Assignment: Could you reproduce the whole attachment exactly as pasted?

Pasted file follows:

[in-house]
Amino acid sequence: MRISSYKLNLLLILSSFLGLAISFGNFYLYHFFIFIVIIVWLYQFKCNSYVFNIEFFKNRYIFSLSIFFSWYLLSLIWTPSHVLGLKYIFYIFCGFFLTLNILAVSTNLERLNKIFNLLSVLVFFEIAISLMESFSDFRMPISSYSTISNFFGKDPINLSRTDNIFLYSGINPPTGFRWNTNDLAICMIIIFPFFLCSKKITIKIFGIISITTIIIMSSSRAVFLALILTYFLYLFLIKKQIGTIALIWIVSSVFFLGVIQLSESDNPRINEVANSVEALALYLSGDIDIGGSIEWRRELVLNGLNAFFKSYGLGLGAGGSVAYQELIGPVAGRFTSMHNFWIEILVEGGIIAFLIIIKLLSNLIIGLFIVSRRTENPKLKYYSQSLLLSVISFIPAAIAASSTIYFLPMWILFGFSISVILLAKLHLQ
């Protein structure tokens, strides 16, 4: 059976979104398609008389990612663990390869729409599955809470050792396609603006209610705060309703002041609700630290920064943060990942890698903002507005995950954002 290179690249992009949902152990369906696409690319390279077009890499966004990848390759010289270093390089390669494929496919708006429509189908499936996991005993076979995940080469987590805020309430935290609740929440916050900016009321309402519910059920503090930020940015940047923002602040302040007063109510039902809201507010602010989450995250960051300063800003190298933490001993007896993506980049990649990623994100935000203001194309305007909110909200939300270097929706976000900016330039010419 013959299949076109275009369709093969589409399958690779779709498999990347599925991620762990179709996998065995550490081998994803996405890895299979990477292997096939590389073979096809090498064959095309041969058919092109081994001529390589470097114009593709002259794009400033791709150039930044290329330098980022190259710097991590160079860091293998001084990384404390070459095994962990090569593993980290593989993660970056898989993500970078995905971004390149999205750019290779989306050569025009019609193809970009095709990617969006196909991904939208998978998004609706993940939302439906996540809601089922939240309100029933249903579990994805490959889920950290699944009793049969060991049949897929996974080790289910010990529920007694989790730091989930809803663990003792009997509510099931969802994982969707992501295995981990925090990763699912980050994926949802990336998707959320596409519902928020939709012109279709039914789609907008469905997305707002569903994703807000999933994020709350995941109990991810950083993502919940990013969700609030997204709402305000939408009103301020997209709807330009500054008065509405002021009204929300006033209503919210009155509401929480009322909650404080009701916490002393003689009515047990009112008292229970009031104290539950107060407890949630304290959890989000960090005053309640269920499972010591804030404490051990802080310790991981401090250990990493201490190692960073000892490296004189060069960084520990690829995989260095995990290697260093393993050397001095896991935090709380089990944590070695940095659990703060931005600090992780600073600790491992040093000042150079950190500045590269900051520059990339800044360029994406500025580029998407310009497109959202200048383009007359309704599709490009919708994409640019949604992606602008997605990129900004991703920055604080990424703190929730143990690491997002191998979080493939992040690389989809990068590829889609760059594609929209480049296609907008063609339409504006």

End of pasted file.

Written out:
[in-house]
Amino acid sequence: MRISSYKLNLLLILSSFLGLAISFGNFYLYHFFIFIVIIVWLYQFKCNSYVFNIEFFKNRYIFSLSIFFSWYLLSLIWTPSHVLGLKYIFYIFCGFFLTLNILAVSTNLERLNKIFNLLSVLVFFEIAISLMESFSDFRMPISSYSTISNFFGKDPINLSRTDNIFLYSGINPPTGFRWNTNDLAICMIIIFPFFLCSKKITIKIFGIISITTIIIMSSSRAVFLALILTYFLYLFLIKKQIGTIALIWIVSSVFFLGVIQLSESDNPRINEVANSVEALALYLSGDIDIGGSIEWRRELVLNGLNAFFKSYGLGLGAGGSVAYQELIGPVAGRFTSMHNFWIEILVEGGIIAFLIIIKLLSNLIIGLFIVSRRTENPKLKYYSQSLLLSVISFIPAAIAASSTIYFLPMWILFGFSISVILLAKLHLQ
């Protein structure tokens, strides 16, 4: 059976979104398609008389990612663990390869729409599955809470050792396609603006209610705060309703002041609700630290920064943060990942890698903002507005995950954002 290179690249992009949902152990369906696409690319390279077009890499966004990848390759010289270093390089390669494929496919708006429509189908499936996991005993076979995940080469987590805020309430935290609740929440916050900016009321309402519910059920503090930020940015940047923002602040302040007063109510039902809201507010602010989450995250960051300063800003190298933490001993007896993506980049990649990623994100935000203001194309305007909110909200939300270097929706976000900016330039010419 013959299949076109275009369709093969589409399958690779779709498999990347599925991620762990179709996998065995550490081998994803996405890895299979990477292997096939590389073979096809090498064959095309041969058919092109081994001529390589470097114009593709002259794009400033791709150039930044290329330098980022190259710097991590160079860091293998001084990384404390070459095994962990090569593993980290593989993660970056898989993500970078995905971004390149999205750019290779989306050569025009019609193809970009095709990617969006196909991904939208998978998004609706993940939302439906996540809601089922939240309100029933249903579990994805490959889920950290699944009793049969060991049949897929996974080790289910010990529920007694989790730091989930809803663990003792009997509510099931969802994982969707992501295995981990925090990763699912980050994926949802990336998707959320596409519902928020939709012109279709039914789609907008469905997305707002569903994703807000999933994020709350995941109990991810950083993502919940990013969700609030997204709402305000939408009103301020997209709807330009500054008065509405002021009204929300006033209503919210009155509401929480009322909650404080009701916490002393003689009515047990009112008292229970009031104290539950107060407890949630304290959890989000960090005053309640269920499972010591804030404490051990802080310790991981401090250990990493201490190692960073000892490296004189060069960084520990690829995989260095995990290697260093393993050397001095896991935090709380089990944590070695940095659990703060931005600090992780600073600790491992040093000042150079950190500045590269900051520059990339800044360029994406500025580029998407310009497109959202200048383009007359309704599709490009919708994409640019949604992606602008997605990129900004991703920055604080990424703190929730143990690491997002191998979080493939992040690389989809990068590829889609760059594609929209480049296609907008063609339409504006």